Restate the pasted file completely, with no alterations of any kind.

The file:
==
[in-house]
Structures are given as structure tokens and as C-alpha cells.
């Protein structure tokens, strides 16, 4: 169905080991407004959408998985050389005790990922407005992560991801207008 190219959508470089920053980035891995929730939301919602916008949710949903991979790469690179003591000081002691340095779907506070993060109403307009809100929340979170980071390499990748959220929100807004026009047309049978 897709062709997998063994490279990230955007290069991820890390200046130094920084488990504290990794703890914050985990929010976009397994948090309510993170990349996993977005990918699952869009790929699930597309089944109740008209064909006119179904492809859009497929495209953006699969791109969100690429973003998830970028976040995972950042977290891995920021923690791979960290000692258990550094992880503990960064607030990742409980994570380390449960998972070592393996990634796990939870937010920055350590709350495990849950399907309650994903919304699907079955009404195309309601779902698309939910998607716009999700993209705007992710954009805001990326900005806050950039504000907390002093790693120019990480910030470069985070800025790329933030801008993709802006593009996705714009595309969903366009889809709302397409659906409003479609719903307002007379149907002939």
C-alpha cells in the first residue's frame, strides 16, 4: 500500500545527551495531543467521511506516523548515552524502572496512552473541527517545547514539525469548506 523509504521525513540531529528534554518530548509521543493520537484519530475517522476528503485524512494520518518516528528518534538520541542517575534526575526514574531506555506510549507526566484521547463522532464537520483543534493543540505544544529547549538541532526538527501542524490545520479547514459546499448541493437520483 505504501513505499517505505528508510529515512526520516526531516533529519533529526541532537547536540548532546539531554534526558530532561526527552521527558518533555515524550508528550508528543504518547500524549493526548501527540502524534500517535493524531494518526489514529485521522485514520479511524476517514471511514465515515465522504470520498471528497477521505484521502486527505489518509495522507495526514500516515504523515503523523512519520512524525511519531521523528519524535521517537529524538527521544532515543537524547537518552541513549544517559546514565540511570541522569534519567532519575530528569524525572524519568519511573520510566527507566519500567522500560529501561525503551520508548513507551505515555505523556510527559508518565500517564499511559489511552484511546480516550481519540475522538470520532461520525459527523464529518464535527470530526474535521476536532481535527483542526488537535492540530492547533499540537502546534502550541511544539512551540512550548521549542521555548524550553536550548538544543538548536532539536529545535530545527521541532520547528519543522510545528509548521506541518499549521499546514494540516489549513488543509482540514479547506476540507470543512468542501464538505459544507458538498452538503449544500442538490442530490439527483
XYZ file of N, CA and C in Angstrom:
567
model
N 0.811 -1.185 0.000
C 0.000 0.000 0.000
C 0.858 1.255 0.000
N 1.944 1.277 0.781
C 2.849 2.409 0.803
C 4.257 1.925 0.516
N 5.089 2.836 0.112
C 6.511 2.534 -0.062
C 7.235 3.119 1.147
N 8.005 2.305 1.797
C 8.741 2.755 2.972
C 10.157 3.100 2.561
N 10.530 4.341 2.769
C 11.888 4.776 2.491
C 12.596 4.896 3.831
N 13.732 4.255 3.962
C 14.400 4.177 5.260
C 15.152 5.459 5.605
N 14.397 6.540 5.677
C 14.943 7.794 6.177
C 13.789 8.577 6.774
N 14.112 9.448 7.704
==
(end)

[in-house]
Structures are given as structure tokens and as C-alpha cells.
């Protein structure tokens, strides 16, 4: 169905080991407004959408998985050389005790990922407005992560991801207008 190219959508470089920053980035891995929730939301919602916008949710949903991979790469690179003591000081002691340095779907506070993060109403307009809100929340979170980071390499990748959220929100807004026009047309049978 897709062709997998063994490279990230955007290069991820890390200046130094920084488990504290990794703890914050985990929010976009397994948090309510993170990349996993977005990918699952869009790929699930597309089944109740008209064909006119179904492809859009497929495209953006699969791109969100690429973003998830970028976040995972950042977290891995920021923690791979960290000692258990550094992880503990960064607030990742409980994570380390449960998972070592393996990634796990939870937010920055350590709350495990849950399907309650994903919304699907079955009404195309309601779902698309939910998607716009999700993209705007992710954009805001990326900005806050950039504000907390002093790693120019990480910030470069985070800025790329933030801008993709802006593009996705714009595309969903366009889809709302397409659906409003479609719903307002007379149907002939």
C-alpha cells in the first residue's frame, strides 16, 4: 500500500545527551495531543467521511506516523548515552524502572496512552473541527517545547514539525469548506 523509504521525513540531529528534554518530548509521543493520537484519530475517522476528503485524512494520518518516528528518534538520541542517575534526575526514574531506555506510549507526566484521547463522532464537520483543534493543540505544544529547549538541532526538527501542524490545520479547514459546499448541493437520483 505504501513505499517505505528508510529515512526520516526531516533529519533529526541532537547536540548532546539531554534526558530532561526527552521527558518533555515524550508528550508528543504518547500524549493526548501527540502524534500517535493524531494518526489514529485521522485514520479511524476517514471511514465515515465522504470520498471528497477521505484521502486527505489518509495522507495526514500516515504523515503523523512519520512524525511519531521523528519524535521517537529524538527521544532515543537524547537518552541513549544517559546514565540511570541522569534519567532519575530528569524525572524519568519511573520510566527507566519500567522500560529501561525503551520508548513507551505515555505523556510527559508518565500517564499511559489511552484511546480516550481519540475522538470520532461520525459527523464529518464535527470530526474535521476536532481535527483542526488537535492540530492547533499540537502546534502550541511544539512551540512550548521549542521555548524550553536550548538544543538548536532539536529545535530545527521541532520547528519543522510545528509548521506541518499549521499546514494540516489549513488543509482540514479547506476540507470543512468542501464538505459544507458538498452538503449544500442538490442530490439527483
XYZ file of N, CA and C in Angstrom:
567
model
N 0.811 -1.185 0.000
C 0.000 0.000 0.000
C 0.858 1.255 0.000
N 1.944 1.277 0.781
C 2.849 2.409 0.803
C 4.257 1.925 0.516
N 5.089 2.836 0.112
C 6.511 2.534 -0.062
C 7.235 3.119 1.147
N 8.005 2.305 1.797
C 8.741 2.755 2.972
C 10.157 3.100 2.561
N 10.530 4.341 2.769
C 11.888 4.776 2.491
C 12.596 4.896 3.831
N 13.732 4.255 3.962
C 14.400 4.177 5.260
C 15.152 5.459 5.605
N 14.397 6.540 5.677
C 14.943 7.794 6.177
C 13.789 8.577 6.774
N 14.112 9.448 7.704